7 Common Air Pollutants that Affect Indoor Air Quality (IAQ)

Human health can be influenced or affected by the quality of indoor air pollutants that may be present in a building or home. Various international agencies continue to update or refine and strictly regulate quantitative air quality standards and guidelines to ensure proper indoor air quality management.

The existence of common indoor air pollutants—such as CO (carbon monoxide), CO2 (carbon dioxide), NO2 (nitrogen dioxide), O3 (ozone), PM (particulate matter), SO2 (sulfur dioxide), and VOCs (volatile organic compounds)—poses a serious threat to human health, especially over the past two to three decades.

Many studies prove that indoor air pollutants are two to four times more concentrated than outdoor air pollutants: the WHO specifically reported that 4.2 million people died in 2016 because of poor air quality.

Indoor air quality (IAQ) is one of the world’s most precious items, even if it appears neglected. Because of the possibility of having higher concentrations of pollutants inside buildings, IAQ just can’t be ignored.

Apart from causing symptoms, the various kinds of building-associated illnesses that are tied to poor indoor air quality can also lead to tremendous and substantial economic loss. The USA’s EPA (Environmental Protection Agency) once linked $140 billion annual direct medical expenditure to problems resulting from IAQ.

The most common air pollutants that affect indoor air quality (IAQ)

The most common air pollutants that affect IAQ include:

  • Ozone (O3)
  • Carbon monoxide (CO)
  • Carbon dioxide (CO2)
  • Sulfur dioxide (SO2)
  • Nitrogen dioxide (NO2)
  • Particulate matter (PM)
  • Volatile organic compounds (VOCs)

Ozone (O3 or ground-level ozone), as an air pollutant, originates from chemical reactions between volatile organic compounds (VOCs) and nitrogen dioxide (NO2) in the presence or midst of sunlight.

Ozone pollution can be worse in both cold and hot environments. Sources of ozone pollution are emissions of gasoline vapors, electric utilities, chemical solvents, etc., and can cause airway narrowing and lung inflammation in people exposed to ozone pollutants.

Carbon monoxide (CO) is a colorless, tasteless, and odorless toxic gas that is released from sources like gas-type water heaters, leaky furnaces and chimneys, furnace backdraft, unvented fuel and gas-type space heaters, tobacco smoke, fireplaces, wood stoves, gas-powered equipment, etc.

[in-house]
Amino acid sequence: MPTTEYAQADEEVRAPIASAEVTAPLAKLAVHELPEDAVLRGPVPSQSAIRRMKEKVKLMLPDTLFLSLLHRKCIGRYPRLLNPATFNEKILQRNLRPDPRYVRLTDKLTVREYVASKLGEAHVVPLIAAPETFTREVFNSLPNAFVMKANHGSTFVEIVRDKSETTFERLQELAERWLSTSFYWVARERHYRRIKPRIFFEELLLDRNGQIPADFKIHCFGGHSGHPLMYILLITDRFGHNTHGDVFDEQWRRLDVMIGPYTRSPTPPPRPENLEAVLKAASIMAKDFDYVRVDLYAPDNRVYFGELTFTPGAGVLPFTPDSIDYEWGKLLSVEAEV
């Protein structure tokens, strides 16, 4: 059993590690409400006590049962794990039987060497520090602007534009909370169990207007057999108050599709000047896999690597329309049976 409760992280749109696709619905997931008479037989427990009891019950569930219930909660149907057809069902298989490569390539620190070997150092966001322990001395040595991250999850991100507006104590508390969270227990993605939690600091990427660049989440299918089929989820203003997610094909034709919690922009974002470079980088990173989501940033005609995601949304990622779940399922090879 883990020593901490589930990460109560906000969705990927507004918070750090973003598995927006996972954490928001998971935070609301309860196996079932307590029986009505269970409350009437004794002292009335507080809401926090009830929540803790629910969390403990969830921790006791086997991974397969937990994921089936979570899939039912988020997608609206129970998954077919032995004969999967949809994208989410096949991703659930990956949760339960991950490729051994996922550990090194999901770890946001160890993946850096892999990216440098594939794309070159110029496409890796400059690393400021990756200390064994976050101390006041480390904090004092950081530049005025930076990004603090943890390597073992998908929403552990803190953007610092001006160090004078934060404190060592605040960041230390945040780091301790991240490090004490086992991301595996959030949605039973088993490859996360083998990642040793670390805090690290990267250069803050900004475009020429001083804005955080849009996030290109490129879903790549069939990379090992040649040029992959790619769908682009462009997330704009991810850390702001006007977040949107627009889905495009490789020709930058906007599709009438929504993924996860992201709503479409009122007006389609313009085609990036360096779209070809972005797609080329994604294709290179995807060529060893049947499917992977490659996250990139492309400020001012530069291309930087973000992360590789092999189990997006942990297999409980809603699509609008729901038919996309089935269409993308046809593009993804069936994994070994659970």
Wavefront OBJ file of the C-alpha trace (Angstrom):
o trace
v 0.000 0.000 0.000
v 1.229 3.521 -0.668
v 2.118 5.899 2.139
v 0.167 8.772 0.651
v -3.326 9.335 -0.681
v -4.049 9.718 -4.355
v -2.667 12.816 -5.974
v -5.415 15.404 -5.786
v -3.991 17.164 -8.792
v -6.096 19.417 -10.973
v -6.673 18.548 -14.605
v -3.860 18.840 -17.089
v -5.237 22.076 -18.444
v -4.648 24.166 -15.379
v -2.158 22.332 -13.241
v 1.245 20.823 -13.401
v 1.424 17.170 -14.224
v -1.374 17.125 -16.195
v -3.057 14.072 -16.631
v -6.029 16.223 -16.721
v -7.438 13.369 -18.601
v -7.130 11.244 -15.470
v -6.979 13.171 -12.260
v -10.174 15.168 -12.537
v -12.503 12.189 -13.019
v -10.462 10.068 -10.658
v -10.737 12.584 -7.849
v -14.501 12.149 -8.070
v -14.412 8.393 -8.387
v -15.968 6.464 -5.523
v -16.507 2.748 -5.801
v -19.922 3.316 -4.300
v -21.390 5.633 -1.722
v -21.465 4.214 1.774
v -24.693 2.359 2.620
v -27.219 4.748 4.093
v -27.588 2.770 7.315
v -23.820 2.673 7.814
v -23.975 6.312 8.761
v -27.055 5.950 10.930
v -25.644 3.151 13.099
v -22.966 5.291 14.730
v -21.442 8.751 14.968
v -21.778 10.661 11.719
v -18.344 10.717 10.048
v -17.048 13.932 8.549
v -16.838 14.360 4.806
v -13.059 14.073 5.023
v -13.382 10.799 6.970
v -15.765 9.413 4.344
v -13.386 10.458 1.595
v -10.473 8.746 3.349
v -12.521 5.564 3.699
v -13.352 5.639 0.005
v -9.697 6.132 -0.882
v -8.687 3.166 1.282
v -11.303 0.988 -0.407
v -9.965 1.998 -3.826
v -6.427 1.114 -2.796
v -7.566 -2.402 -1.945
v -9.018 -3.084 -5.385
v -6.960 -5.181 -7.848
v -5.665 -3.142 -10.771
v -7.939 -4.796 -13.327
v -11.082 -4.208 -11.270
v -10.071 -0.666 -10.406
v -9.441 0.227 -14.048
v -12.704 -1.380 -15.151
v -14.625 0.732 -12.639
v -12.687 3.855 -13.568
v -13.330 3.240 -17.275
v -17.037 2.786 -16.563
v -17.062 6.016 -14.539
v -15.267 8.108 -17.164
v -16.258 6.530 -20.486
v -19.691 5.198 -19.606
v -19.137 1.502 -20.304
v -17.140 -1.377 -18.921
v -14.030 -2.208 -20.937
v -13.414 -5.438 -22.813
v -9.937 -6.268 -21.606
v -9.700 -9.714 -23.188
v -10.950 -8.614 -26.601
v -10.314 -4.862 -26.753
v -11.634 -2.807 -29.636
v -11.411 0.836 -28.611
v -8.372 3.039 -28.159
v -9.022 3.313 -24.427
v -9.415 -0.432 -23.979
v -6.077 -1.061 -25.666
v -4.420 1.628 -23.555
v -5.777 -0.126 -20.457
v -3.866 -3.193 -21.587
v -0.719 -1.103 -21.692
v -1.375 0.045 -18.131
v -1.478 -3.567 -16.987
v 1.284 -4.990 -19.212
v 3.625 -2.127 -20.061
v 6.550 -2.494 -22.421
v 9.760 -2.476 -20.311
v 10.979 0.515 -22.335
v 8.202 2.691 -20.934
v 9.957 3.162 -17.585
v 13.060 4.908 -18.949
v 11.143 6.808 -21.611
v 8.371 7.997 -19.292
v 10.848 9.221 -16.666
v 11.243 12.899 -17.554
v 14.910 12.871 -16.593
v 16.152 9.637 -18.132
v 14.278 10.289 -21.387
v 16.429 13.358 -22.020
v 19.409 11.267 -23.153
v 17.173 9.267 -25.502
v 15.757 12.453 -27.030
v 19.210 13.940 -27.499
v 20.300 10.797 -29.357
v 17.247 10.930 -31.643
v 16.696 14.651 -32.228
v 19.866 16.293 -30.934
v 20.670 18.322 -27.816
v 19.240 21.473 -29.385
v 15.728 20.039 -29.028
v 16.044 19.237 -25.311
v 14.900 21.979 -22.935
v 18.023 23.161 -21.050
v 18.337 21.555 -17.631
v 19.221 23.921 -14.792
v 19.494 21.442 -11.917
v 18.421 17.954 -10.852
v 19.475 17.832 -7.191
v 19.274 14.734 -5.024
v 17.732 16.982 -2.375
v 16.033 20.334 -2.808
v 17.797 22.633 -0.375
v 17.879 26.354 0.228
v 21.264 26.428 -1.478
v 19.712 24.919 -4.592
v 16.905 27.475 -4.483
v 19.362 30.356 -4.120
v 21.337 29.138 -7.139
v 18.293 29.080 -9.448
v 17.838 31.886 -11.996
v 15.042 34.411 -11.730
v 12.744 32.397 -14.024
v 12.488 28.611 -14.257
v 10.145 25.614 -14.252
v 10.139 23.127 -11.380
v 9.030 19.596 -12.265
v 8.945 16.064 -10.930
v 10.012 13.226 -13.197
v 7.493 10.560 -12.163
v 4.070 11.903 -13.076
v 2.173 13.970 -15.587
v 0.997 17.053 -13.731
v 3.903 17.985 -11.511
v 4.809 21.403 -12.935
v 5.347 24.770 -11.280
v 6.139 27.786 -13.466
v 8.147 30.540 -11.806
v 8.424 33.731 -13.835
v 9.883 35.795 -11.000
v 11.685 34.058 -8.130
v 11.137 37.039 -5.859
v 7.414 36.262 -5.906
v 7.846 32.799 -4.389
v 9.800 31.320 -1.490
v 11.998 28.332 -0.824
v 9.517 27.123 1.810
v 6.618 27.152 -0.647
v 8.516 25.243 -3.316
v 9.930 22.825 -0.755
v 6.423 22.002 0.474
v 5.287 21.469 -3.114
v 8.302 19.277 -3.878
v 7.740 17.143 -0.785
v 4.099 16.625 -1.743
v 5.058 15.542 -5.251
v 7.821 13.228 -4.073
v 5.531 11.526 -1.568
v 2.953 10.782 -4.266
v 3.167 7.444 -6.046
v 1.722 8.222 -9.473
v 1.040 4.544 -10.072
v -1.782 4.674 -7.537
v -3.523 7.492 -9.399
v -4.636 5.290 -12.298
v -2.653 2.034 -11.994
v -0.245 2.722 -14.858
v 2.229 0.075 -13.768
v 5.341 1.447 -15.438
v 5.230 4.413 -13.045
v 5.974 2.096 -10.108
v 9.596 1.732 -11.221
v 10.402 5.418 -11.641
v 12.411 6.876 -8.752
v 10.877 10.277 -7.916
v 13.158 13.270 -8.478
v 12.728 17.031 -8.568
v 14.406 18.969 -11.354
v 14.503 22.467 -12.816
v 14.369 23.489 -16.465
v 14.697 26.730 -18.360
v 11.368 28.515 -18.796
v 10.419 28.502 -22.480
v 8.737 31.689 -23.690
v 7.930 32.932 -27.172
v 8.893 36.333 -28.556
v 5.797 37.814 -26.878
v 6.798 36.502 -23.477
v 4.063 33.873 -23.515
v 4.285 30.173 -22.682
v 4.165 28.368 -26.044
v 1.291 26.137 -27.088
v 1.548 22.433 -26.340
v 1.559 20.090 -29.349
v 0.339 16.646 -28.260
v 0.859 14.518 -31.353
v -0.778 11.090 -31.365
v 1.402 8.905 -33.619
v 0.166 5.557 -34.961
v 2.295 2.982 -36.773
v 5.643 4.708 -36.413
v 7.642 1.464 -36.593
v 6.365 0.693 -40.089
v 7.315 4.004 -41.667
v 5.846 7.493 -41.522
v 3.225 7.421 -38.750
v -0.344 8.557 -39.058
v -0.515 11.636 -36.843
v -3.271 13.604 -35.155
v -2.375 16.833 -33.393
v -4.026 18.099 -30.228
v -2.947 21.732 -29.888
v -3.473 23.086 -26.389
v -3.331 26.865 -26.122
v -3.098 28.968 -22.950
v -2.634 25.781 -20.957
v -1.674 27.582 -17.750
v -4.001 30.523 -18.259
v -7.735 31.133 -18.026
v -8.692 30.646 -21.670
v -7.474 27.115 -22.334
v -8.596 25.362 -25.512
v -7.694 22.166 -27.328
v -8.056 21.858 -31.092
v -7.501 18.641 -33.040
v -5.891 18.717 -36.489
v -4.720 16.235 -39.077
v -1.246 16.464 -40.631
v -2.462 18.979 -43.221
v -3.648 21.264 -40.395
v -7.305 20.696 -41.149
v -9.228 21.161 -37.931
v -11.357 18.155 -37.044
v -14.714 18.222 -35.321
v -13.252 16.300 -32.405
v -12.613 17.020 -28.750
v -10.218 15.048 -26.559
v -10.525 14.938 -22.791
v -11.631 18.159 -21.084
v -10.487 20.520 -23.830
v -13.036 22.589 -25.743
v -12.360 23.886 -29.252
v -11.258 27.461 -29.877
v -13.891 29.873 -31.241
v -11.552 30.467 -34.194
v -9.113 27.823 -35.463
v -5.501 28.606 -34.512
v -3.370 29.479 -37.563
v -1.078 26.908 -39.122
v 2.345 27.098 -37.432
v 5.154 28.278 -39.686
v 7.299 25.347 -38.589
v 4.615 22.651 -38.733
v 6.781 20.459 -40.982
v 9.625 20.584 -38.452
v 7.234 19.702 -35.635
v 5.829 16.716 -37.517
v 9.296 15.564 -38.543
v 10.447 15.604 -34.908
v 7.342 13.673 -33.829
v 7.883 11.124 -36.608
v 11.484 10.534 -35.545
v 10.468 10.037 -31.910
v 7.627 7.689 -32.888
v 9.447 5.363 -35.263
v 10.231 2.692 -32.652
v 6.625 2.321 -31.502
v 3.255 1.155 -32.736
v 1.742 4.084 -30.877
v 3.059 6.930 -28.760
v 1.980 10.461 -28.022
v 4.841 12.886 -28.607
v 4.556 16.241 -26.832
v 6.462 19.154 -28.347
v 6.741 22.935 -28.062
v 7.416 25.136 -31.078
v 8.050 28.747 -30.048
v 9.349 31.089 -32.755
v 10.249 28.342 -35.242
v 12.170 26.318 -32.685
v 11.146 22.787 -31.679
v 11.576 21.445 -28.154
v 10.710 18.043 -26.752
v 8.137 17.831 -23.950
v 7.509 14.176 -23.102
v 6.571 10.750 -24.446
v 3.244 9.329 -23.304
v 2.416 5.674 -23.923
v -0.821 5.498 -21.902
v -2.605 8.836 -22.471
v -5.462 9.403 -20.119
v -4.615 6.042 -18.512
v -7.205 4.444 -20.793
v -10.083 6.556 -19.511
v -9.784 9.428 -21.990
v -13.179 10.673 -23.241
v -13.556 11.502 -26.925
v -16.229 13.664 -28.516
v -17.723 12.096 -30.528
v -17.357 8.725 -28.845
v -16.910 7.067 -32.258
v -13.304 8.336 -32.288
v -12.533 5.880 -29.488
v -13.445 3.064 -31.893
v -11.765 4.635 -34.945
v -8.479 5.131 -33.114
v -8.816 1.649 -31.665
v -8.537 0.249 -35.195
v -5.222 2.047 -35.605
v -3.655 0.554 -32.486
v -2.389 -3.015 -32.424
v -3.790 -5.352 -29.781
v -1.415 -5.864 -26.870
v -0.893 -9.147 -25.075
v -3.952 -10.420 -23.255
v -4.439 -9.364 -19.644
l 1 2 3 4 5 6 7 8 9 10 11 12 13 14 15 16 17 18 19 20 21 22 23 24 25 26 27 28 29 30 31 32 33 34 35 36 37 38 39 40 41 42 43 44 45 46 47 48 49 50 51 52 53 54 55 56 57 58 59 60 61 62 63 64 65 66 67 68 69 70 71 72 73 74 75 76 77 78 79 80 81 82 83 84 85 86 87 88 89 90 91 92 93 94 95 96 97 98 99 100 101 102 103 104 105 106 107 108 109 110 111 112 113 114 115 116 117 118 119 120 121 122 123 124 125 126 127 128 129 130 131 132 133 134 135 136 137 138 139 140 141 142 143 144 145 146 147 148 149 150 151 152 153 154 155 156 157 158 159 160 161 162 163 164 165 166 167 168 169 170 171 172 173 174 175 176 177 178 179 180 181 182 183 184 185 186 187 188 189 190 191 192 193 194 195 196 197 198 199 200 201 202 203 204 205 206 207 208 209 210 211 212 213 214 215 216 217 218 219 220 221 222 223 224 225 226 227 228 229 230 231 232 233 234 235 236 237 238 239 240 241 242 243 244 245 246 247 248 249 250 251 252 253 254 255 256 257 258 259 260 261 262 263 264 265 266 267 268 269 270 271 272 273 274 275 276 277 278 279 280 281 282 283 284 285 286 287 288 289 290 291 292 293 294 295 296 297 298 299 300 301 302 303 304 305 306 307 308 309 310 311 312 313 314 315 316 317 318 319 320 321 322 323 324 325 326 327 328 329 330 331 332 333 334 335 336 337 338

Carbon monoxide can cause chest pain, nausea, dizziness, fatigue, reduced brain function, impaired coordination and vision, and flu-like symptoms.

Carbon dioxide (CO2) is a colorless and odorless anthropogenic air pollutant whose major source in buildings or indoors is the occupant’s or occupants’ individual respiration or respiratory system.

Sulfur dioxide (SO2) is a colorless gas that has a pungent smell and originates from the combustion of oil, coal, and gas that contains sulfur. Combustion is the leading source of indoor sulfur dioxide concentration. Short-term exposure to sulfur dioxide can cause varying degrees of toxic symptoms, airway inflammation, and respiratory illnesses.

Nitrogen dioxide (NO2) is a highly reactive gas which is associated with development of ozone and PM2.5 (particulate matter, including microscopic matter that is suspended in water or air and is less than or equal to 2.5 microns [symbol = µm] in diameter).

Nitrogen dioxide mainly gets into the atmosphere from the combustion or burning of fuel and, like sulfur dioxide, can also cause airway inflammation and respiratory symptoms.

Particulate matter (PM) consists of both solid and liquid particles in dust, soil, soot, and air, including organic chemicals, acids, and metals. Particle pollution is categorized based n the following sizes (diameters in micron [symbol = µm]):

  • PM10 (2.5 µm to 10 µm)
  • PM2.5 (less than 2.5 µm)
  • PM1.0 (less than 1.0 µm).

PM10 is any particulate matter, including any microscopic matter that is suspended in water or air and has a diameter between 2.5 µm and 10 µm. PM2.5 has a diameter that is less than 2.5 µm, and PM1.0 has a diameter that is less than 1.0 µm.

PM10 affects the oral and nasal cavities, the upper trachea, the larynx, and the pharynx. PM2.5 and PM1.0 can cause pulmonary infection, alterations in heart rate variability, coagulation, cardiac autonomic function, and generate endothelial and vascular dysfunction.